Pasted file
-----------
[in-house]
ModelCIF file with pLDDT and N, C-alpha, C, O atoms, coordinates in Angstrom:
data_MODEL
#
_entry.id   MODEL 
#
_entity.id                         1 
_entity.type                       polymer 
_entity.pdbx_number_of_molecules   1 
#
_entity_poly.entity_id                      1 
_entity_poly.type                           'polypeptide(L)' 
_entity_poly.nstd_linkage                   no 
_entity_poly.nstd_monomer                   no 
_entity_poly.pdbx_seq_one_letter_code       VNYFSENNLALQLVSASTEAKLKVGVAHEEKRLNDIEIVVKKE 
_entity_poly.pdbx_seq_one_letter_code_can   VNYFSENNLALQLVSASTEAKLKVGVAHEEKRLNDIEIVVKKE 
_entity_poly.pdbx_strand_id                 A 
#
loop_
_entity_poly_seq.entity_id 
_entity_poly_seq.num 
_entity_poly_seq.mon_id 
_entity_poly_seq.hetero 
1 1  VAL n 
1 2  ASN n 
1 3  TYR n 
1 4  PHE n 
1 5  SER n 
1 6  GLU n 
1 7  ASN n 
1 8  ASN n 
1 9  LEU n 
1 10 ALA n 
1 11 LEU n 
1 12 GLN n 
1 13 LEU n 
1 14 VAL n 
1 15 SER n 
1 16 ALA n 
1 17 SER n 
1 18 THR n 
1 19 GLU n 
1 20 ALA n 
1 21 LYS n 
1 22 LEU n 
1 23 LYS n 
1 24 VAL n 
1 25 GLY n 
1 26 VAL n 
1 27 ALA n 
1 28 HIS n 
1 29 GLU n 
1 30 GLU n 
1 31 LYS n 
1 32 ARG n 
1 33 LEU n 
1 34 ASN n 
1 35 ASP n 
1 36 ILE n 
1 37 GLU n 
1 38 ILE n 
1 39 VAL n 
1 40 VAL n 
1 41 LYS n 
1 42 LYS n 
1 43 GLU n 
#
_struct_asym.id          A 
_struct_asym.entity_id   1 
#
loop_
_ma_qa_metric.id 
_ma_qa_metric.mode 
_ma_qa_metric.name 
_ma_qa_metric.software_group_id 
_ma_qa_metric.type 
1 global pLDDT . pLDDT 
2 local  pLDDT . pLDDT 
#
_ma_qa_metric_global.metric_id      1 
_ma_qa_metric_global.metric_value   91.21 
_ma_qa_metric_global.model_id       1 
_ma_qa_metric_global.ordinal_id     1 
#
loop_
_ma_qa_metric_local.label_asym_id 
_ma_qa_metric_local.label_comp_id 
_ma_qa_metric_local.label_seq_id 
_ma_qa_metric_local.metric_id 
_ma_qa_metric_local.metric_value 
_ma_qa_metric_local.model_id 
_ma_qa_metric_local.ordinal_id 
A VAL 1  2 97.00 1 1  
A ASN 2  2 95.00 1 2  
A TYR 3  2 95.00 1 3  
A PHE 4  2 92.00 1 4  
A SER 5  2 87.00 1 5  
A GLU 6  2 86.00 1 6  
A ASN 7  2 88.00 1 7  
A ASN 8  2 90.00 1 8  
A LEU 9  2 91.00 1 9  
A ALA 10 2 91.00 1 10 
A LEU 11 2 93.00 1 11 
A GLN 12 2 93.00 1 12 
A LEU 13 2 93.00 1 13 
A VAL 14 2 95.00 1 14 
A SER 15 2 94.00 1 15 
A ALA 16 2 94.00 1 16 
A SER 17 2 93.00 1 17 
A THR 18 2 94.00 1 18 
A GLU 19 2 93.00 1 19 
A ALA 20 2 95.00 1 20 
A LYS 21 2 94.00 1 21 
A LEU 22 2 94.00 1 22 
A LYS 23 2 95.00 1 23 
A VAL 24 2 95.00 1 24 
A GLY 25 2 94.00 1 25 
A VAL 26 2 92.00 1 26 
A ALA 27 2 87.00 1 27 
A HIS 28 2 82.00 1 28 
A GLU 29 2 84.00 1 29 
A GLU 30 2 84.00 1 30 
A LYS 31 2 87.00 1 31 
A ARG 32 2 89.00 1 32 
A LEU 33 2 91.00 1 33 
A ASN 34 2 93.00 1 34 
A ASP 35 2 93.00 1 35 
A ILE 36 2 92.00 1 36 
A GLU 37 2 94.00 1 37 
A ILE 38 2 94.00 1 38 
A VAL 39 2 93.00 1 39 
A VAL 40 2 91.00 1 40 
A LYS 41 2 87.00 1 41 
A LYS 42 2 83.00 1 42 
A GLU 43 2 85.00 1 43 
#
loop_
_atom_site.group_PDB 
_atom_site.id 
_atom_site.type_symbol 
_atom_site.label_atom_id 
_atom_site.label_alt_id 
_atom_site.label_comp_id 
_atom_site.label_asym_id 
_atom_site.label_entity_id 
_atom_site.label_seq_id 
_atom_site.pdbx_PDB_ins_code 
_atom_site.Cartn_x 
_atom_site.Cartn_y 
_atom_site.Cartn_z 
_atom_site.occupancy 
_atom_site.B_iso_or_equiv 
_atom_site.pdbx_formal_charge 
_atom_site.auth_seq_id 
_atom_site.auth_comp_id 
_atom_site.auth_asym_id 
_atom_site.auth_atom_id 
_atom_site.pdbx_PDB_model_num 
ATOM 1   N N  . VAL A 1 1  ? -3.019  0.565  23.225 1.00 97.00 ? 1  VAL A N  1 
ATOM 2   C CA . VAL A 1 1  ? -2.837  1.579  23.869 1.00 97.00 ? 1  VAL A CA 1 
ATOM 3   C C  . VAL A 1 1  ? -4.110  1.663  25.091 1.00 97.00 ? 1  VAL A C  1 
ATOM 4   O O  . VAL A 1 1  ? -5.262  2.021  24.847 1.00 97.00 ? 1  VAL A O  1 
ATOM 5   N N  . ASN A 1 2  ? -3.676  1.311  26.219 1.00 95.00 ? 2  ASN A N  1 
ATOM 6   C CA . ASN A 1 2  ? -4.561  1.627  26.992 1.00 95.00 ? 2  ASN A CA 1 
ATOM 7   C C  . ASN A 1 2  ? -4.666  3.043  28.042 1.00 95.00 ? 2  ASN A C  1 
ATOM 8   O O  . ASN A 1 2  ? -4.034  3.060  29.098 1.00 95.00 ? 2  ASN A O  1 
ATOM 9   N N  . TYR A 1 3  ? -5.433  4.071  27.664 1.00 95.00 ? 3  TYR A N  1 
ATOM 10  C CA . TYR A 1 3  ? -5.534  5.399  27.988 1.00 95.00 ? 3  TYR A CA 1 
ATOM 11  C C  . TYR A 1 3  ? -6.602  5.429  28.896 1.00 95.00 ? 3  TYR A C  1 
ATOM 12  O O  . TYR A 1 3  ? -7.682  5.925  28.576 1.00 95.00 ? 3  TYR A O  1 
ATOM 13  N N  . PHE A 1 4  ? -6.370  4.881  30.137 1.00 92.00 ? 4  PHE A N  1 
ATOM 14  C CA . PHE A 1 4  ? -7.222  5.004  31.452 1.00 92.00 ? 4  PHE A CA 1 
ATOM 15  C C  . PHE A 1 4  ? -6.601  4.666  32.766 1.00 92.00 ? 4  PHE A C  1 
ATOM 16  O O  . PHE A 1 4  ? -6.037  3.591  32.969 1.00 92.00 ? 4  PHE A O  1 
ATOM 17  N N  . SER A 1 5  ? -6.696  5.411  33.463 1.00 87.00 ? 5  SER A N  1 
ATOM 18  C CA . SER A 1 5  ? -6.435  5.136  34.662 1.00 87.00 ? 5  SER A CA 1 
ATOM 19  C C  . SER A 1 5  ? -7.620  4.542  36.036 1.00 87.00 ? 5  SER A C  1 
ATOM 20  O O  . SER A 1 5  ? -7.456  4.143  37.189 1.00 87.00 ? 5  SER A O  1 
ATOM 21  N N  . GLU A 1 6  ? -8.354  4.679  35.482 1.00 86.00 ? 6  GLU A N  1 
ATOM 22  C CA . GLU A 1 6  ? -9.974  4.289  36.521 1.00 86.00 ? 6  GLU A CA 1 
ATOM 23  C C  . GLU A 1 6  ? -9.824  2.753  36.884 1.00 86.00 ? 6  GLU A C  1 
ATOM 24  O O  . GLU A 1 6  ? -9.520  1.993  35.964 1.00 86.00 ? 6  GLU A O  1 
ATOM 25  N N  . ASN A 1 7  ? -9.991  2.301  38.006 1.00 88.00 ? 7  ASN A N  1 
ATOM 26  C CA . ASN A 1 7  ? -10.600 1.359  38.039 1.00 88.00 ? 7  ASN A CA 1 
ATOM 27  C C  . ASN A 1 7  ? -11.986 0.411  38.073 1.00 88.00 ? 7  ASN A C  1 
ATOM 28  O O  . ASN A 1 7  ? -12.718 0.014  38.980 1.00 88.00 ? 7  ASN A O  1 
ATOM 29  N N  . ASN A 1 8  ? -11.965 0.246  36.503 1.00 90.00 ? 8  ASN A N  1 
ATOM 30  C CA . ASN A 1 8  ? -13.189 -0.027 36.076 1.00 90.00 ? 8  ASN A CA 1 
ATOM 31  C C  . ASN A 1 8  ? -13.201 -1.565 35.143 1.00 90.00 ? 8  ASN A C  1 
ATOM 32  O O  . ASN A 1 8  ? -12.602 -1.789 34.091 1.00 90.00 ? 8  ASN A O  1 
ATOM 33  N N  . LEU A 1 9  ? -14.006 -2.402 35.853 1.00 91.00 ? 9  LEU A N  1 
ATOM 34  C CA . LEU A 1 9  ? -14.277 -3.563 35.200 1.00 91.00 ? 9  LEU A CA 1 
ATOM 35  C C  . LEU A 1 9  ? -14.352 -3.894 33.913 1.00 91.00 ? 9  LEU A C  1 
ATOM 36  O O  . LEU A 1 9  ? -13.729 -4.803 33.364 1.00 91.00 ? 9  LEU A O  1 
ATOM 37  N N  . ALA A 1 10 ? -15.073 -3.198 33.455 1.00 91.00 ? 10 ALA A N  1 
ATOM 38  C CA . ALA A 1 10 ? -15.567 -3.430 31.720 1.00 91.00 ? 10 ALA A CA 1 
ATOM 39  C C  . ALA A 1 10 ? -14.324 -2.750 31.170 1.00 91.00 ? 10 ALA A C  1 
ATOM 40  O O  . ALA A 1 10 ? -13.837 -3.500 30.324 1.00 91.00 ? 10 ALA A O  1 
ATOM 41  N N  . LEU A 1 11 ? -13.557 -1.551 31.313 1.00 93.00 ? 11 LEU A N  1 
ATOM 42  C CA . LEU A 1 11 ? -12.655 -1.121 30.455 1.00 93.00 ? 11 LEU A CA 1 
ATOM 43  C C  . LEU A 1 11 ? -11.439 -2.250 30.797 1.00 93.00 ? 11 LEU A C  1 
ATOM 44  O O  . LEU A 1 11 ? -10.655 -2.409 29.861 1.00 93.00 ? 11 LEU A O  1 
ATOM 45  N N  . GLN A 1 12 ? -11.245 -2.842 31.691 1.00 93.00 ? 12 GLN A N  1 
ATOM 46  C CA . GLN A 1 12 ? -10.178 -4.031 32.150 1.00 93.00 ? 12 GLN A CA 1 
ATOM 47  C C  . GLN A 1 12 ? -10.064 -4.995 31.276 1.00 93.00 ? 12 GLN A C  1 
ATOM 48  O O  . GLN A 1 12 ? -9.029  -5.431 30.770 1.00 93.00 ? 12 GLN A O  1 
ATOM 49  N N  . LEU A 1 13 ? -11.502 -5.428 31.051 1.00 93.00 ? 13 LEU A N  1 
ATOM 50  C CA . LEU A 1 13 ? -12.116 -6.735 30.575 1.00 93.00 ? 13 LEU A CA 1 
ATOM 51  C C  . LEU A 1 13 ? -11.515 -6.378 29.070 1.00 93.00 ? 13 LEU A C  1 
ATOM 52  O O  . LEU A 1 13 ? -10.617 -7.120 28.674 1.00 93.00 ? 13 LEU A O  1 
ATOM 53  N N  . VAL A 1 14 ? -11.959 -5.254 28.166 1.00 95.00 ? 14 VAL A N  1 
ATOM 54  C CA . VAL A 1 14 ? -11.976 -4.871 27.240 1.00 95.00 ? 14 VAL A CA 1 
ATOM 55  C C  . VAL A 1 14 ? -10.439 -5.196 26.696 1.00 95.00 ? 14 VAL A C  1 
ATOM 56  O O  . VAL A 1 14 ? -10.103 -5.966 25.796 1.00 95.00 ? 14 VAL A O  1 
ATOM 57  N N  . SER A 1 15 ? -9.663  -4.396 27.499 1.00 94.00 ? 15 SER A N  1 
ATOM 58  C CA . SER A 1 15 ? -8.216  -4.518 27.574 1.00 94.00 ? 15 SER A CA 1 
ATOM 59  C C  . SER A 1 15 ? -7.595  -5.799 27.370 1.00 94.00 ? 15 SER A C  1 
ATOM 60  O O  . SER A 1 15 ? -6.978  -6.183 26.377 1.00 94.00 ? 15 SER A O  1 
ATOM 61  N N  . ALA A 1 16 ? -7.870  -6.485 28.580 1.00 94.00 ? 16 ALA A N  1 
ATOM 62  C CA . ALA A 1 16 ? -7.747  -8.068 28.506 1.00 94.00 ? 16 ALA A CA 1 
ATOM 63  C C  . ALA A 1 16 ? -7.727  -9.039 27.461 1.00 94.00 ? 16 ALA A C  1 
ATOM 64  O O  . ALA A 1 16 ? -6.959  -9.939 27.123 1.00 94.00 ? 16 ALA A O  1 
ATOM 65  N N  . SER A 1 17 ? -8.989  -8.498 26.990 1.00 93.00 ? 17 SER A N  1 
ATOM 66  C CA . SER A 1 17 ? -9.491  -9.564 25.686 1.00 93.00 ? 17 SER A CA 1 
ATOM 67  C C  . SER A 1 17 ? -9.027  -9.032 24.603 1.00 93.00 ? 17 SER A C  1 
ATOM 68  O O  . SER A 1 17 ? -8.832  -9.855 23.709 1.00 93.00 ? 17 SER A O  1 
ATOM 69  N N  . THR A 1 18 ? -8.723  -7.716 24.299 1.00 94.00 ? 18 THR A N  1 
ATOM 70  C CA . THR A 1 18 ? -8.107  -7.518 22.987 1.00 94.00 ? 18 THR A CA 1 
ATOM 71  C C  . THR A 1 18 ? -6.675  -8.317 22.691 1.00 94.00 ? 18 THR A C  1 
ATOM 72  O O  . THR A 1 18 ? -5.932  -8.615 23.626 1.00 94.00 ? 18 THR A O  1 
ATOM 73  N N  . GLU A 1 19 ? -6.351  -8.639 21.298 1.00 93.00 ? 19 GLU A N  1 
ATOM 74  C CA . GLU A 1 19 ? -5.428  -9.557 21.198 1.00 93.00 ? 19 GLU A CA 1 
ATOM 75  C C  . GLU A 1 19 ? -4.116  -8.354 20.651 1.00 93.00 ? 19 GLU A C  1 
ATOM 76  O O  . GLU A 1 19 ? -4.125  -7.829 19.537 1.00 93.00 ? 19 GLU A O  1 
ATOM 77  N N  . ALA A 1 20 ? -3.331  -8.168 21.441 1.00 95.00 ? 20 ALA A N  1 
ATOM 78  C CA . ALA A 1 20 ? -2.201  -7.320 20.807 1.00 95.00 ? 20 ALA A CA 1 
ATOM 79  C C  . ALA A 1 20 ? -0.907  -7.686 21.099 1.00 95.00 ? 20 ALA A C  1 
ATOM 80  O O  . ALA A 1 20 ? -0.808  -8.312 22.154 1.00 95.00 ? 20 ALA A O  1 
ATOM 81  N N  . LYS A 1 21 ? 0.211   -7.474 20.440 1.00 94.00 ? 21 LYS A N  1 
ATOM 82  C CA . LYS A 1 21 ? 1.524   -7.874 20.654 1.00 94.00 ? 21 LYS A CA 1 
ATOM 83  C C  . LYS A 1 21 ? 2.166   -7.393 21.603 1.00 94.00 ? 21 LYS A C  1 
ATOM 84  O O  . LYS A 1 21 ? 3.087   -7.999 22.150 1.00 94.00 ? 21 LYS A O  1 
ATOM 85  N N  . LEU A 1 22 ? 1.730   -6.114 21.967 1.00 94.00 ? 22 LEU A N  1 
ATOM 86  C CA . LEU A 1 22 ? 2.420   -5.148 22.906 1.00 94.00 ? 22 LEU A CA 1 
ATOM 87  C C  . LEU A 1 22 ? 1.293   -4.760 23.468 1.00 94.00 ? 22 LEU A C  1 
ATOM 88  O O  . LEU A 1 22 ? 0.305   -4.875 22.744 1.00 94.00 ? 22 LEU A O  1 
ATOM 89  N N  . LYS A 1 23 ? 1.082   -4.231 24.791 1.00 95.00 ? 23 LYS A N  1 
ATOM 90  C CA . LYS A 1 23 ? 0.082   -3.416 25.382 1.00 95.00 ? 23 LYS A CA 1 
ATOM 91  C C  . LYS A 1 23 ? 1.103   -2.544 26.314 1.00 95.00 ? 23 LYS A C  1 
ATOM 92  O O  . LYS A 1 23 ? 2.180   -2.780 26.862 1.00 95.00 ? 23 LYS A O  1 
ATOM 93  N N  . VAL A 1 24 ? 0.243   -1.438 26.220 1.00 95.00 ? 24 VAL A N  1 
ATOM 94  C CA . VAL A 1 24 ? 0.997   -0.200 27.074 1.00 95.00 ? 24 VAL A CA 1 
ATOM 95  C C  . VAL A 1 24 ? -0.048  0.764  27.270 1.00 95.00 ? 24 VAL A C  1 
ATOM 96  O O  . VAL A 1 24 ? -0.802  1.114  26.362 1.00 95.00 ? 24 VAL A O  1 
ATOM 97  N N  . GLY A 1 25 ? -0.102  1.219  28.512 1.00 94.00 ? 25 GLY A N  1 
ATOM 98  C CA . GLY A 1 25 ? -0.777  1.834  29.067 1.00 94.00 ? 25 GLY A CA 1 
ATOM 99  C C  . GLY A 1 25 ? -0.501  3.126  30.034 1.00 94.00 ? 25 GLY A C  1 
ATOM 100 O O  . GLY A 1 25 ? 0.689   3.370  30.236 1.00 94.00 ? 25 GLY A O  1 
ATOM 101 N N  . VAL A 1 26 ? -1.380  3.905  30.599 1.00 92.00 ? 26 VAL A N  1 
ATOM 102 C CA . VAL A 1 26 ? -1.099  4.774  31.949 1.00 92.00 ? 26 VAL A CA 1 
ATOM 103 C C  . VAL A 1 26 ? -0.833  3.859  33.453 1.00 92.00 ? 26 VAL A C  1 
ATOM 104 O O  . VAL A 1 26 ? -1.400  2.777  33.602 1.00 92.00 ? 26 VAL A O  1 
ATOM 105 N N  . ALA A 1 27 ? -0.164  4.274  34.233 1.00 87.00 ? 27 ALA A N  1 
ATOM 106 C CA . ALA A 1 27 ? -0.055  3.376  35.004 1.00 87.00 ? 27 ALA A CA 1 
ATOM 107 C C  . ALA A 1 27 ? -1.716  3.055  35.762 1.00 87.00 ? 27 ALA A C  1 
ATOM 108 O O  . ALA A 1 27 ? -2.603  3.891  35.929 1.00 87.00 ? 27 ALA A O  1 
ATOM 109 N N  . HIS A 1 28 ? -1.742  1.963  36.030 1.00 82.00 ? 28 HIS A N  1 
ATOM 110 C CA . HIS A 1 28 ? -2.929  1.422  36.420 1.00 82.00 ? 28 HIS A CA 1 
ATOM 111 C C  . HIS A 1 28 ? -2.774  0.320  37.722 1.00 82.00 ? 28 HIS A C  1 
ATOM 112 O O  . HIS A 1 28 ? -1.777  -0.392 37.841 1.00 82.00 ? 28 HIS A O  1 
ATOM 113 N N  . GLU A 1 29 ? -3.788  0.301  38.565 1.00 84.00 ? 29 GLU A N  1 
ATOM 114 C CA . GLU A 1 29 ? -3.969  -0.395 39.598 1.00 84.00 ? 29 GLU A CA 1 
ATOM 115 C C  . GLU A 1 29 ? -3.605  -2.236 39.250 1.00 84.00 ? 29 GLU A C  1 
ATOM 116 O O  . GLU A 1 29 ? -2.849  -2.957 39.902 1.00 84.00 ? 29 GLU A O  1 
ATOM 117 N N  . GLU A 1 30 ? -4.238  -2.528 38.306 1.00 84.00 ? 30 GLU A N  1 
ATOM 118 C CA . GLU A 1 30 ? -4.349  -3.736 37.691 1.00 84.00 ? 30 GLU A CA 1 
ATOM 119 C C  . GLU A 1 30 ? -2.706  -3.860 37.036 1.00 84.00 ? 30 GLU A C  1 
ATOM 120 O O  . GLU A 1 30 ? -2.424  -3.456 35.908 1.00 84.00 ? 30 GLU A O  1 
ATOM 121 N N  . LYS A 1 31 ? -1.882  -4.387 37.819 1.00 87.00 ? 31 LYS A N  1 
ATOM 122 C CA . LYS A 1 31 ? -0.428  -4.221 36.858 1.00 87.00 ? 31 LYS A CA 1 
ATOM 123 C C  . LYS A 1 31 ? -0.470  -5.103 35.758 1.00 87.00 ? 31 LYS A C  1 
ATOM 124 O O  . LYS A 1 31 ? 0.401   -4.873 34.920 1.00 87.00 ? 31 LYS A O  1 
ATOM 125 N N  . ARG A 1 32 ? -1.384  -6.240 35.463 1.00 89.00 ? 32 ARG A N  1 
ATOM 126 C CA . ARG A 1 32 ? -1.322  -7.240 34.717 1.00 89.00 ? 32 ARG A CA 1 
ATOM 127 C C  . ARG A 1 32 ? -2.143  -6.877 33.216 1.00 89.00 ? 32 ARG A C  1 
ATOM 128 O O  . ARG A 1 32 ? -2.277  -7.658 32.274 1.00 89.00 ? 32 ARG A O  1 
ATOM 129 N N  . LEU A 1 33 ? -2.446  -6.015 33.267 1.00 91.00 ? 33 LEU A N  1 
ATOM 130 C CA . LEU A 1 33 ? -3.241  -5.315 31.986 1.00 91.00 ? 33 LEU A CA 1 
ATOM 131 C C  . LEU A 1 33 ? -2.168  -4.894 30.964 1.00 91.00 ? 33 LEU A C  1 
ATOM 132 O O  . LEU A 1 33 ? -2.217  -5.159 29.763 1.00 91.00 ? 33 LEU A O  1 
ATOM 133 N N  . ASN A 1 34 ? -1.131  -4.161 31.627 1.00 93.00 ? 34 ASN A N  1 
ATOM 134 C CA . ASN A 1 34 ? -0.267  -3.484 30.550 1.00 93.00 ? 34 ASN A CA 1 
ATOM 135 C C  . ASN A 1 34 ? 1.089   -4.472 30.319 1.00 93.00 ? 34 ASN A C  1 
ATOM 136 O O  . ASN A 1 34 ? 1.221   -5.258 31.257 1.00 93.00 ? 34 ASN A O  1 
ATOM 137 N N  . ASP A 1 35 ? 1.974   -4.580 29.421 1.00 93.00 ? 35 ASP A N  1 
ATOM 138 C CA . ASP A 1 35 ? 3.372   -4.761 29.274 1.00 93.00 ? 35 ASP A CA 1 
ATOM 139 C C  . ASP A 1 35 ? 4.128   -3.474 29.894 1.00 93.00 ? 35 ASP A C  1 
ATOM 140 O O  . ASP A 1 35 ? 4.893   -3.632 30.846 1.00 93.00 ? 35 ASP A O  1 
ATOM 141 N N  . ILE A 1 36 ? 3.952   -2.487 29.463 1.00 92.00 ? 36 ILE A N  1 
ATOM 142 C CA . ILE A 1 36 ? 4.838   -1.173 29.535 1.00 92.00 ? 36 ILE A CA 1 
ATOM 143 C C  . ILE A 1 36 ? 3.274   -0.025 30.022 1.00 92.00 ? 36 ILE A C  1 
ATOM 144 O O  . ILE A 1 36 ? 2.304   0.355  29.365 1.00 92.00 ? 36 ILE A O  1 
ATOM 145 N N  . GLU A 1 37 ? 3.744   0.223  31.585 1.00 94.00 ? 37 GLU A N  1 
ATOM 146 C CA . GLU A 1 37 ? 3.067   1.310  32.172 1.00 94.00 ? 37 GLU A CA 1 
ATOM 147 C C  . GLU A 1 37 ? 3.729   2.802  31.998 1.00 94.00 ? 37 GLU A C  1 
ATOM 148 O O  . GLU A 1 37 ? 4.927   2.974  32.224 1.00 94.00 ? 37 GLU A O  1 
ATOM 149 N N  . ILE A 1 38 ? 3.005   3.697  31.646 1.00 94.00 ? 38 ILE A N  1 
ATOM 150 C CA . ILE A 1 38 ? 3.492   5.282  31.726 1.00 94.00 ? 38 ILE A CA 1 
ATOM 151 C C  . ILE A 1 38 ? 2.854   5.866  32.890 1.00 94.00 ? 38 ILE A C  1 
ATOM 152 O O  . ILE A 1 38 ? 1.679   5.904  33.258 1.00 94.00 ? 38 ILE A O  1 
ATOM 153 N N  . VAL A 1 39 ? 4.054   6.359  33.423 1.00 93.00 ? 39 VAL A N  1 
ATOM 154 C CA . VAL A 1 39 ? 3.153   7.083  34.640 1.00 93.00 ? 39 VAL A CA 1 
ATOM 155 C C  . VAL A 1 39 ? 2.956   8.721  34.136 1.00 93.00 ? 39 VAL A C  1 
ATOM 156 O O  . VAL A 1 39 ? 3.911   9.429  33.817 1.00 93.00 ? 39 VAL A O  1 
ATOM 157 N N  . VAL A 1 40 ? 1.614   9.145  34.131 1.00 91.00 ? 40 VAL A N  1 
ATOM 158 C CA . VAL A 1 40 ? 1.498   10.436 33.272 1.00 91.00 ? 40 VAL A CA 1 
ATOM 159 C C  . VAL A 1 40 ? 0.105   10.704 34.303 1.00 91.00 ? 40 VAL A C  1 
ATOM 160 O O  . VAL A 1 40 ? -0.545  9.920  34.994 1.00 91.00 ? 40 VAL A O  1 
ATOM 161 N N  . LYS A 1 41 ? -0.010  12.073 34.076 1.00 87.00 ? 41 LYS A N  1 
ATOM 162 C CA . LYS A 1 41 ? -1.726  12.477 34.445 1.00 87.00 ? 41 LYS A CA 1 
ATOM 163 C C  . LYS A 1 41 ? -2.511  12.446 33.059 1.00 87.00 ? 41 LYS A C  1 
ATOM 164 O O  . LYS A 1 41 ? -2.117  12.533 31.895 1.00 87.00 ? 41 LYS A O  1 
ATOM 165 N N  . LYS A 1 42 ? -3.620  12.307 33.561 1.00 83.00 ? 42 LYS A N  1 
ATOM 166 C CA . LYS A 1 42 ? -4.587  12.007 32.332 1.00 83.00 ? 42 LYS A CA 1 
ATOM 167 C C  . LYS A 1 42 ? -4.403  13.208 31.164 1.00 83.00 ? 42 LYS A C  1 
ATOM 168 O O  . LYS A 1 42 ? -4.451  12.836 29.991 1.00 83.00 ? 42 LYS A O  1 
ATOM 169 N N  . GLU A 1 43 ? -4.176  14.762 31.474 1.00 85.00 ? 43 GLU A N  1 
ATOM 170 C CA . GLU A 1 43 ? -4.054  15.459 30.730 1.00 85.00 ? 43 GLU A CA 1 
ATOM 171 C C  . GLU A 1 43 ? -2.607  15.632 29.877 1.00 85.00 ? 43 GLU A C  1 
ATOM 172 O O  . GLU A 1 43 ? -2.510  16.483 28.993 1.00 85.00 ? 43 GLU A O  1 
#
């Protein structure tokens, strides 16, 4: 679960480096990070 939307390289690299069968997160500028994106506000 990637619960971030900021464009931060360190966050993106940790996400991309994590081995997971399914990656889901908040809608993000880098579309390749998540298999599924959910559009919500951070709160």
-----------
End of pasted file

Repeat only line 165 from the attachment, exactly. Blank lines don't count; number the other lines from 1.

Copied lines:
ATOM 7   C C  . ASN A 1 2  ? -4.666  3.043  28.042 1.00 95.00 ? 2  ASN A C  1 